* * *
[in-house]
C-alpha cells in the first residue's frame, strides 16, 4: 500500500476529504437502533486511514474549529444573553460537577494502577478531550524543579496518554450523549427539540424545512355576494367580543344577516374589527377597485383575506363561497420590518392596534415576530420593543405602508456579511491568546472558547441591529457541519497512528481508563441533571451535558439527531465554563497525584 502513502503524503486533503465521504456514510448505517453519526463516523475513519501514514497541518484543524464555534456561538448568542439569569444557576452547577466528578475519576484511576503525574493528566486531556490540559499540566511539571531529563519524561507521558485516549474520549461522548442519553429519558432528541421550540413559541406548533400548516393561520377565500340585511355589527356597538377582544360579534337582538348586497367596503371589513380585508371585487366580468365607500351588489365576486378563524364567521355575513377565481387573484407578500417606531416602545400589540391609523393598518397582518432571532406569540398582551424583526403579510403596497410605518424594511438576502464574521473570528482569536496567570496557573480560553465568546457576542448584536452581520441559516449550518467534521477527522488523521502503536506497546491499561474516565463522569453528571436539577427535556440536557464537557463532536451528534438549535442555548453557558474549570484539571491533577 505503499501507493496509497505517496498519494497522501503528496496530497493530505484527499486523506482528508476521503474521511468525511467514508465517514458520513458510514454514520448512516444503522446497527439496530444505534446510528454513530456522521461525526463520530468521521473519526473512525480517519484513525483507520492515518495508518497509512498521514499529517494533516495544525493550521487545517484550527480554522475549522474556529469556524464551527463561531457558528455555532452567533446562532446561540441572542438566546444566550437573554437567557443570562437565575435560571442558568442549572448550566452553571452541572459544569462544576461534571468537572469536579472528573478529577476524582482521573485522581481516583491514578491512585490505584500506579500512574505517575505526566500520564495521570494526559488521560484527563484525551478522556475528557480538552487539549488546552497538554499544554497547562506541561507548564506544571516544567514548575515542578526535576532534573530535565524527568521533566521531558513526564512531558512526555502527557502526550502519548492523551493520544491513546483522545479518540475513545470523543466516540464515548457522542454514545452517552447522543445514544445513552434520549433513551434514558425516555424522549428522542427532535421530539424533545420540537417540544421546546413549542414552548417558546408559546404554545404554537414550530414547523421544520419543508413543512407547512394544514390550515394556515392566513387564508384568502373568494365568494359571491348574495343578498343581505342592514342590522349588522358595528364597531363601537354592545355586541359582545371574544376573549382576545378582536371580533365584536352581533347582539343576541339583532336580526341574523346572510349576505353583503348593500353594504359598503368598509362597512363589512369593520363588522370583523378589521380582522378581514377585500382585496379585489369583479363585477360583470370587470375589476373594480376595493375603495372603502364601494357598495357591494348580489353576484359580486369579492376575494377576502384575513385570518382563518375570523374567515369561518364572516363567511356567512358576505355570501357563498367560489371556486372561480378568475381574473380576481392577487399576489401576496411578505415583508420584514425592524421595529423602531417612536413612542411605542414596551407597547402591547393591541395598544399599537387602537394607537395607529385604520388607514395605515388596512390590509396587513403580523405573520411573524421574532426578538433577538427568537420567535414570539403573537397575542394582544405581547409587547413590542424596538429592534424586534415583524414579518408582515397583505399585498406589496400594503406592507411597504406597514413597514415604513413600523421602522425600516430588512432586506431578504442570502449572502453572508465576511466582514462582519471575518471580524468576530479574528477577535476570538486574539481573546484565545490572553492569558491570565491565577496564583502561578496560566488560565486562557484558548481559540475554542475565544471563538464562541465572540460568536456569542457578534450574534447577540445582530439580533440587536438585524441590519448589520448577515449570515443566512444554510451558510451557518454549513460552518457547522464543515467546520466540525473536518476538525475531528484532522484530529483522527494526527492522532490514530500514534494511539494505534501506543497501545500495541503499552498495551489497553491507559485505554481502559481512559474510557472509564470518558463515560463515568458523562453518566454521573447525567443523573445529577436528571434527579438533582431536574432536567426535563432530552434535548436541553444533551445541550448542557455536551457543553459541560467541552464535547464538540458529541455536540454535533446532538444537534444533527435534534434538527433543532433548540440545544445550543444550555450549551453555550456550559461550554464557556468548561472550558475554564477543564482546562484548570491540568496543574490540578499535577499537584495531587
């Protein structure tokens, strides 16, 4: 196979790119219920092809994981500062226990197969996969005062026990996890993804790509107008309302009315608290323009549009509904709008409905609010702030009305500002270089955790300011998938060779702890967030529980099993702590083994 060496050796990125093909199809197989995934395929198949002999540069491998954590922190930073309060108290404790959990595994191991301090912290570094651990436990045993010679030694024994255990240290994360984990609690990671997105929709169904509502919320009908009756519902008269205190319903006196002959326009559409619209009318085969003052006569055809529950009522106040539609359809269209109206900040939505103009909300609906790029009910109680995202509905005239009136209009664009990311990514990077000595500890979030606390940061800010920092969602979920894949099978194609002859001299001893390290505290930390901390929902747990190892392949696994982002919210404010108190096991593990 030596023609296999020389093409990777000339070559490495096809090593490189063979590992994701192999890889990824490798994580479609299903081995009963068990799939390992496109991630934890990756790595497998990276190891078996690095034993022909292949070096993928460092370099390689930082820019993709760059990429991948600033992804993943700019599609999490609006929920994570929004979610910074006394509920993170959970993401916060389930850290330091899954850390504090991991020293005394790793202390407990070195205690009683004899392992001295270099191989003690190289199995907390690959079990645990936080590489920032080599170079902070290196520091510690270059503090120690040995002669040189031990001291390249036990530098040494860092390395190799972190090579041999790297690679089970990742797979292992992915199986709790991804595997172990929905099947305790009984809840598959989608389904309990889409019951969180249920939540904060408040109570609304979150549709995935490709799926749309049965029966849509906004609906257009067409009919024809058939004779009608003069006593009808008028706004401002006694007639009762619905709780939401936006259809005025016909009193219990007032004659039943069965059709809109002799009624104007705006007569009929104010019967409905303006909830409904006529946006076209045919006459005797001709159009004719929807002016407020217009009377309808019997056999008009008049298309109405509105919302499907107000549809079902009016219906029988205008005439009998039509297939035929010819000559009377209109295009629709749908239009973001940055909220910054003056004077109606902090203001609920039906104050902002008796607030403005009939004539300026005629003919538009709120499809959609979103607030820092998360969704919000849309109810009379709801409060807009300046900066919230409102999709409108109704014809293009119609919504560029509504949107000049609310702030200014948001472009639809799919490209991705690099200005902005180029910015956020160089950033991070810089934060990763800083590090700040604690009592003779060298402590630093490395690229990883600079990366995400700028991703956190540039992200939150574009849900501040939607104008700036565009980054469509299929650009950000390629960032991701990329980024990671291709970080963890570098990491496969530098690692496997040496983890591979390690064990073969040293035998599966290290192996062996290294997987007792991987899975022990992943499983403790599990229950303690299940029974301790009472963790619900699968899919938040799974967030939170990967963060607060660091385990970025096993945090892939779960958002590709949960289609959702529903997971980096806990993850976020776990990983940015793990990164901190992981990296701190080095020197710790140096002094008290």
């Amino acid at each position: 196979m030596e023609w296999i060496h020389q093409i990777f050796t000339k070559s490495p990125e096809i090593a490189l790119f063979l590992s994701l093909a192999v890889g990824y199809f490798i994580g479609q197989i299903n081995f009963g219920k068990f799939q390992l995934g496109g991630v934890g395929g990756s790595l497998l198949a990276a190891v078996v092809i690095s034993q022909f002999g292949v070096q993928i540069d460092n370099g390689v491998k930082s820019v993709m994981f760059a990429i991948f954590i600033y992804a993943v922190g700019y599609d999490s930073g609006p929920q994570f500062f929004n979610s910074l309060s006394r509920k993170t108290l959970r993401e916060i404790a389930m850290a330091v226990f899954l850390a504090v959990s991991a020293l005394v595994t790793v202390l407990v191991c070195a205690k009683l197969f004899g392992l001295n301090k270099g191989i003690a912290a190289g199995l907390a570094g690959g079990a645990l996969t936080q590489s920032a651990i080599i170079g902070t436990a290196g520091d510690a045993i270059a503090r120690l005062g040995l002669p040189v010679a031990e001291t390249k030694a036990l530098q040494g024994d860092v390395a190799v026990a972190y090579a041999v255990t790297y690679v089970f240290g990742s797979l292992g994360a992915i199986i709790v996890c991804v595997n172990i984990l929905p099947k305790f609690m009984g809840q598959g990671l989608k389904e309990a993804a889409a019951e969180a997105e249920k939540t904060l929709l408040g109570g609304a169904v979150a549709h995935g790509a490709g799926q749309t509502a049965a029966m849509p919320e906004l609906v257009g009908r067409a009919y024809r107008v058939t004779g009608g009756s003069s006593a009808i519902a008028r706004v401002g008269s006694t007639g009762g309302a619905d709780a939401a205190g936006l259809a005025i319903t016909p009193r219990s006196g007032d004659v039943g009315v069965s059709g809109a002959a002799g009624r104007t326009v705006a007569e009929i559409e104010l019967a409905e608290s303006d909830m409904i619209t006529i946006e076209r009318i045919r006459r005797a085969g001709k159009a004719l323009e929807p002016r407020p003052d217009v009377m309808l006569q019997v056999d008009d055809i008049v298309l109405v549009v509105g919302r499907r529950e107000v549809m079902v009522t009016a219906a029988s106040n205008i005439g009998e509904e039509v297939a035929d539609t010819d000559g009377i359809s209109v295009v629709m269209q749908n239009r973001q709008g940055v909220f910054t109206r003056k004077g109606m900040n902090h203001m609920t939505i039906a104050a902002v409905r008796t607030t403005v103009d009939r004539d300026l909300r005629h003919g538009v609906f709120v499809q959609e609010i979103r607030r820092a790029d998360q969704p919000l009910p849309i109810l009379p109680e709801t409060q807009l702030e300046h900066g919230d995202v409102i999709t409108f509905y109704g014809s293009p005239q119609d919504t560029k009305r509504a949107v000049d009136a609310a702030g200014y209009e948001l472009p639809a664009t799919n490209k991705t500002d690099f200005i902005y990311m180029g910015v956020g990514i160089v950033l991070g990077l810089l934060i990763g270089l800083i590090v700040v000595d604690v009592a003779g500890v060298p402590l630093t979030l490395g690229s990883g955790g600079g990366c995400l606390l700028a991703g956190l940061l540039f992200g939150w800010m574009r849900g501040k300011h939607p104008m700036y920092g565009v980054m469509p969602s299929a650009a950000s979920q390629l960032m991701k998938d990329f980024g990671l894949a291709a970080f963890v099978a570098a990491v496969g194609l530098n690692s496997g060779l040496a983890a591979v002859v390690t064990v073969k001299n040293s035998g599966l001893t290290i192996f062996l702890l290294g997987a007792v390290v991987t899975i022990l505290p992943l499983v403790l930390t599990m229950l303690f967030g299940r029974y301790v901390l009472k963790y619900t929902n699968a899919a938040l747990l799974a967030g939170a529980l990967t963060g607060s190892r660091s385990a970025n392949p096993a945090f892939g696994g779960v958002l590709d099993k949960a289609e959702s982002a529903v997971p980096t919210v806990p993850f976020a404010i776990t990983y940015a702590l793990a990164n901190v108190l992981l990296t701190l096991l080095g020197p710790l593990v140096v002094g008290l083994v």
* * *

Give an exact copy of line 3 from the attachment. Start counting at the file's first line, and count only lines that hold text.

């Protein structure tokens, strides 16, 4: 196979790119219920092809994981500062226990197969996969005062026990996890993804790509107008309302009315608290323009549009509904709008409905609010702030009305500002270089955790300011998938060779702890967030529980099993702590083994 060496050796990125093909199809197989995934395929198949002999540069491998954590922190930073309060108290404790959990595994191991301090912290570094651990436990045993010679030694024994255990240290994360984990609690990671997105929709169904509502919320009908009756519902008269205190319903006196002959326009559409619209009318085969003052006569055809529950009522106040539609359809269209109206900040939505103009909300609906790029009910109680995202509905005239009136209009664009990311990514990077000595500890979030606390940061800010920092969602979920894949099978194609002859001299001893390290505290930390901390929902747990190892392949696994982002919210404010108190096991593990 030596023609296999020389093409990777000339070559490495096809090593490189063979590992994701192999890889990824490798994580479609299903081995009963068990799939390992496109991630934890990756790595497998990276190891078996690095034993022909292949070096993928460092370099390689930082820019993709760059990429991948600033992804993943700019599609999490609006929920994570929004979610910074006394509920993170959970993401916060389930850290330091899954850390504090991991020293005394790793202390407990070195205690009683004899392992001295270099191989003690190289199995907390690959079990645990936080590489920032080599170079902070290196520091510690270059503090120690040995002669040189031990001291390249036990530098040494860092390395190799972190090579041999790297690679089970990742797979292992992915199986709790991804595997172990929905099947305790009984809840598959989608389904309990889409019951969180249920939540904060408040109570609304979150549709995935490709799926749309049965029966849509906004609906257009067409009919024809058939004779009608003069006593009808008028706004401002006694007639009762619905709780939401936006259809005025016909009193219990007032004659039943069965059709809109002799009624104007705006007569009929104010019967409905303006909830409904006529946006076209045919006459005797001709159009004719929807002016407020217009009377309808019997056999008009008049298309109405509105919302499907107000549809079902009016219906029988205008005439009998039509297939035929010819000559009377209109295009629709749908239009973001940055909220910054003056004077109606902090203001609920039906104050902002008796607030403005009939004539300026005629003919538009709120499809959609979103607030820092998360969704919000849309109810009379709801409060807009300046900066919230409102999709409108109704014809293009119609919504560029509504949107000049609310702030200014948001472009639809799919490209991705690099200005902005180029910015956020160089950033991070810089934060990763800083590090700040604690009592003779060298402590630093490395690229990883600079990366995400700028991703956190540039992200939150574009849900501040939607104008700036565009980054469509299929650009950000390629960032991701990329980024990671291709970080963890570098990491496969530098690692496997040496983890591979390690064990073969040293035998599966290290192996062996290294997987007792991987899975022990992943499983403790599990229950303690299940029974301790009472963790619900699968899919938040799974967030939170990967963060607060660091385990970025096993945090892939779960958002590709949960289609959702529903997971980096806990993850976020776990990983940015793990990164901190992981990296701190080095020197710790140096002094008290």